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Biographical entry Sharp, Ruby Grace (1906 - 1989)

MRCS and FRCS 1935; BA Cape Town 1926; MB ChB 1930; MCOG 1936; FRCOG 1954.

Born
1906
Cape Town, South Africa
Died
23 November 1989
Occupation
Gynaecologist

Details

Ruby Grace Sharp was born in Cape Town in 1906, the third daughter of Dr Robert Sharp, a surgeon in Cape Town at that time, and was educated at Wynberg Girls' High School. She was a talented and clever girl and legend has it that she required a wheelbarrow to take home her trophies on prize-giving days! She entered the University of Cape Town and gained a medical BA in 1926, winning the class medal in anatomy II. The following year she received a bronze medal for her place in the bacteriology examination and another bronze medal in 1929 in public health. She graduated MB, ChB in December 1930 with a first in surgery. She completed early appointments in surgery and gynaecology at Cape Town before coming to England for postgraduate studies. After working at several hospitals she obtained the FRCS in 1935 and the MCOG in the following year, in the days before it became the Royal College.

On her return to Cape Town she was appointed honorary consultant gynaecologist to Woodstock Hospital and later to Groote Schuur Hospital when it opened in 1938. The clinical commitment in obstetrics and gynaecology was always high, especially during the war years when many of her colleagues left to serve in the armed forces. Those who were left to 'hold the fort' were incredibly busy, but Ruby was always considerate, kind, caring, compassionate and helpful. All her colleagues, the nurses, her patients and students admired her; she was revered and appreciated by a wide circle of grateful people and most had good reason to have such gratitude. There is a sculptured head of Ruby in the Department of Obstetrics and Gynaecology at the Medical School of the University of Cape Town executed by a grateful patient, a GP's wife in Cape Town. After the war she devoted much time to postgraduate teaching; she received the FRCOG in 1954 and served on the South African Reference Committee of the Royal College of Obstetricians and Gynaecologists from 1952 to 1956. By this time she was 'head of a firm' in the gynaecology department at Groote Schuur Hospital. She retired early from practice in Cape Town and spent a year in a mission hospital in the Transkei before discontinuing practice altogether.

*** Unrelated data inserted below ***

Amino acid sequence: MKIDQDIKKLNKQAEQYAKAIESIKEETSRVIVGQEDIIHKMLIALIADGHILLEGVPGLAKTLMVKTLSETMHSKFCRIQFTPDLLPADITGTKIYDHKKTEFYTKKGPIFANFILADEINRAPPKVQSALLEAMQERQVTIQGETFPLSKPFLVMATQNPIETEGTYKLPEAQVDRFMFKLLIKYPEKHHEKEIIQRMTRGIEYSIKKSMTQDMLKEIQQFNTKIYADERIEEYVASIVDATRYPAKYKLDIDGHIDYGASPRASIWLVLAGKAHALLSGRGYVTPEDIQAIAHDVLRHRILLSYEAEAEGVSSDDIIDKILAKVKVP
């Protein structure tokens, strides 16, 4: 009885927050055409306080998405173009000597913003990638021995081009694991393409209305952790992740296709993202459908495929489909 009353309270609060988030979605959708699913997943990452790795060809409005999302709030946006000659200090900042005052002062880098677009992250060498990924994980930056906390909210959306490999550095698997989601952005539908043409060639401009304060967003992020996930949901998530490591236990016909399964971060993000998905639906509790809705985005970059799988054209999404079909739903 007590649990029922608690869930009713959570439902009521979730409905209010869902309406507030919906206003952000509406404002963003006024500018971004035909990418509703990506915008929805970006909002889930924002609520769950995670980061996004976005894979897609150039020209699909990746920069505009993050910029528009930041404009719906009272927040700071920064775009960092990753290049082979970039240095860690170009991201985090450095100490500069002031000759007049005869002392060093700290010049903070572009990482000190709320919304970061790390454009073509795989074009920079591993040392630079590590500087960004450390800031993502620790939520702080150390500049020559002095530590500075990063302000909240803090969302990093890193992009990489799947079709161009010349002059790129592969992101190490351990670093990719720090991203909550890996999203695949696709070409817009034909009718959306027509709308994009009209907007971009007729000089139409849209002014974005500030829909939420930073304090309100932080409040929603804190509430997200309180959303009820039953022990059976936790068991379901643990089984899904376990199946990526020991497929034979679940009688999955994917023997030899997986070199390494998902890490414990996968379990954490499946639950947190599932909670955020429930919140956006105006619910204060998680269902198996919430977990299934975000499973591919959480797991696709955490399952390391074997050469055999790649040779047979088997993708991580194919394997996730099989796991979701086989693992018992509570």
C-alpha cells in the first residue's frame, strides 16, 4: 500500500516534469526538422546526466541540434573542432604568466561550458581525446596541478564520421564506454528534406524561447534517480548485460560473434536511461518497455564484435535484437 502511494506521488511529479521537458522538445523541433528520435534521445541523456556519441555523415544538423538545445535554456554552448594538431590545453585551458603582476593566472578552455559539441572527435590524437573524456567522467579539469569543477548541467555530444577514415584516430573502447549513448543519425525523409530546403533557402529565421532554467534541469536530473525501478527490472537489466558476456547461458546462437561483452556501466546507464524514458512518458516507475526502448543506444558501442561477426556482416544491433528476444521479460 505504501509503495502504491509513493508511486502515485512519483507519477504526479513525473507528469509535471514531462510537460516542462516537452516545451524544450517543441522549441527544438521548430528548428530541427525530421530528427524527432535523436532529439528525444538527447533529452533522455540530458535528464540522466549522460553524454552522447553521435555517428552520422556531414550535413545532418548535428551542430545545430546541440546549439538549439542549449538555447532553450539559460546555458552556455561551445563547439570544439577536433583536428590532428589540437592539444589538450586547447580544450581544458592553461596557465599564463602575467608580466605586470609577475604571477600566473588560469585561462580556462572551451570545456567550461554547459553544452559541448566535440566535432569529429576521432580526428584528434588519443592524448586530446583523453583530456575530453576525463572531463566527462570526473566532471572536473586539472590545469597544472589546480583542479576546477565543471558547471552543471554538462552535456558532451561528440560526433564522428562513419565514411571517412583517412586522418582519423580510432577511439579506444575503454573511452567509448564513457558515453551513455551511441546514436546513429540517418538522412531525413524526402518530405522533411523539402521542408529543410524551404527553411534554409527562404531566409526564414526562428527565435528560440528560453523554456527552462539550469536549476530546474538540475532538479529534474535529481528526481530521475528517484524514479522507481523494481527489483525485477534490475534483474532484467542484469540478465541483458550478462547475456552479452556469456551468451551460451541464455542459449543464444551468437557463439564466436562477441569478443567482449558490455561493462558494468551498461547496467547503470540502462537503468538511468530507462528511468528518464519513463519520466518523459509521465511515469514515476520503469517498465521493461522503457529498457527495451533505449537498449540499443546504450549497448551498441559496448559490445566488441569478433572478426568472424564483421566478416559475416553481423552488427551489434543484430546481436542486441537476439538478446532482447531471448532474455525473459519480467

Modest and unassuming, Ruby hated fuss, affectation and pretentiousness, and she shrank from publicity. She belonged to the old school of medical people who gave of themselves wholly, unsparingly, without thought of reward or self. She died on 23 November 1989 aged 83, survived by her sisters and their families.

Sources used to compile this entry: [S Afr med J 1990, 77, 53].

The Royal College of Surgeons of England